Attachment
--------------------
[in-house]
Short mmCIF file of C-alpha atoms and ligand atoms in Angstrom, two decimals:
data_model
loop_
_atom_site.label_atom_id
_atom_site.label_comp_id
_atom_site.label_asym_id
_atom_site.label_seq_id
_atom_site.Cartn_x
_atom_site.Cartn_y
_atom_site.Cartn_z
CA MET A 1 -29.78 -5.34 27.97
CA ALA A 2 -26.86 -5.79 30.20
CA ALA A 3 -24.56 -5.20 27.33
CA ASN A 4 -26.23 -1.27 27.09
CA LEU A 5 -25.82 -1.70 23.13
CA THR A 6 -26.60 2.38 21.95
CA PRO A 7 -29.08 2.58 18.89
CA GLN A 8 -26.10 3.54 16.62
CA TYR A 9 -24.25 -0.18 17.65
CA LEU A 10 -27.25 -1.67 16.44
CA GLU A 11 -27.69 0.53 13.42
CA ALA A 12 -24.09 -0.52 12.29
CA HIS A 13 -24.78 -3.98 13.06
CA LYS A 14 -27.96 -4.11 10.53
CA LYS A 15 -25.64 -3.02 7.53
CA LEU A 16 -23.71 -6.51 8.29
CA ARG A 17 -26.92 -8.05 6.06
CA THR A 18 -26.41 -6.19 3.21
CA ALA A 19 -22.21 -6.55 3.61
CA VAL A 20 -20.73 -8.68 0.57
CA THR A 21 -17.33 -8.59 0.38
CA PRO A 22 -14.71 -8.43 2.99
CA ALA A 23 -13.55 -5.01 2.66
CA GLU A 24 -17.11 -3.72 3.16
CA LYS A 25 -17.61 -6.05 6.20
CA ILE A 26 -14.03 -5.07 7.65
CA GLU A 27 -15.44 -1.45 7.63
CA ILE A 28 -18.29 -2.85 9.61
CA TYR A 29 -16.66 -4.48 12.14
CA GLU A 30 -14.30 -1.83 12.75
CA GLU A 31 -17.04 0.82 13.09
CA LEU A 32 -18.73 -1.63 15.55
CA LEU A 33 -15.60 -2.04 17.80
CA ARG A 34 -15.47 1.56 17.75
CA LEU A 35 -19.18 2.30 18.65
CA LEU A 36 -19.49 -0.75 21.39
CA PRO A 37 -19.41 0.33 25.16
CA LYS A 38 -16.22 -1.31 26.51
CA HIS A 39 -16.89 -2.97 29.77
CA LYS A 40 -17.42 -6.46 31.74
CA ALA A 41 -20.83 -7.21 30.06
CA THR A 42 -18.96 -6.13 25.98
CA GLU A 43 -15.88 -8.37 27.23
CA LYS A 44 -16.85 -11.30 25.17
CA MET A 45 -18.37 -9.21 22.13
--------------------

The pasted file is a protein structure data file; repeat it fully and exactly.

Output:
[in-house]
Short mmCIF file of C-alpha atoms and ligand atoms in Angstrom, two decimals:
data_model
loop_
_atom_site.label_atom_id
_atom_site.label_comp_id
_atom_site.label_asym_id
_atom_site.label_seq_id
_atom_site.Cartn_x
_atom_site.Cartn_y
_atom_site.Cartn_z
CA MET A 1 -29.78 -5.34 27.97
CA ALA A 2 -26.86 -5.79 30.20
CA ALA A 3 -24.56 -5.20 27.33
CA ASN A 4 -26.23 -1.27 27.09
CA LEU A 5 -25.82 -1.70 23.13
CA THR A 6 -26.60 2.38 21.95
CA PRO A 7 -29.08 2.58 18.89
CA GLN A 8 -26.10 3.54 16.62
CA TYR A 9 -24.25 -0.18 17.65
CA LEU A 10 -27.25 -1.67 16.44
CA GLU A 11 -27.69 0.53 13.42
CA ALA A 12 -24.09 -0.52 12.29
CA HIS A 13 -24.78 -3.98 13.06
CA LYS A 14 -27.96 -4.11 10.53
CA LYS A 15 -25.64 -3.02 7.53
CA LEU A 16 -23.71 -6.51 8.29
CA ARG A 17 -26.92 -8.05 6.06
CA THR A 18 -26.41 -6.19 3.21
CA ALA A 19 -22.21 -6.55 3.61
CA VAL A 20 -20.73 -8.68 0.57
CA THR A 21 -17.33 -8.59 0.38
CA PRO A 22 -14.71 -8.43 2.99
CA ALA A 23 -13.55 -5.01 2.66
CA GLU A 24 -17.11 -3.72 3.16
CA LYS A 25 -17.61 -6.05 6.20
CA ILE A 26 -14.03 -5.07 7.65
CA GLU A 27 -15.44 -1.45 7.63
CA ILE A 28 -18.29 -2.85 9.61
CA TYR A 29 -16.66 -4.48 12.14
CA GLU A 30 -14.30 -1.83 12.75
CA GLU A 31 -17.04 0.82 13.09
CA LEU A 32 -18.73 -1.63 15.55
CA LEU A 33 -15.60 -2.04 17.80
CA ARG A 34 -15.47 1.56 17.75
CA LEU A 35 -19.18 2.30 18.65
CA LEU A 36 -19.49 -0.75 21.39
CA PRO A 37 -19.41 0.33 25.16
CA LYS A 38 -16.22 -1.31 26.51
CA HIS A 39 -16.89 -2.97 29.77
CA LYS A 40 -17.42 -6.46 31.74
CA ALA A 41 -20.83 -7.21 30.06
CA THR A 42 -18.96 -6.13 25.98
CA GLU A 43 -15.88 -8.37 27.23
CA LYS A 44 -16.85 -11.30 25.17
CA MET A 45 -18.37 -9.21 22.13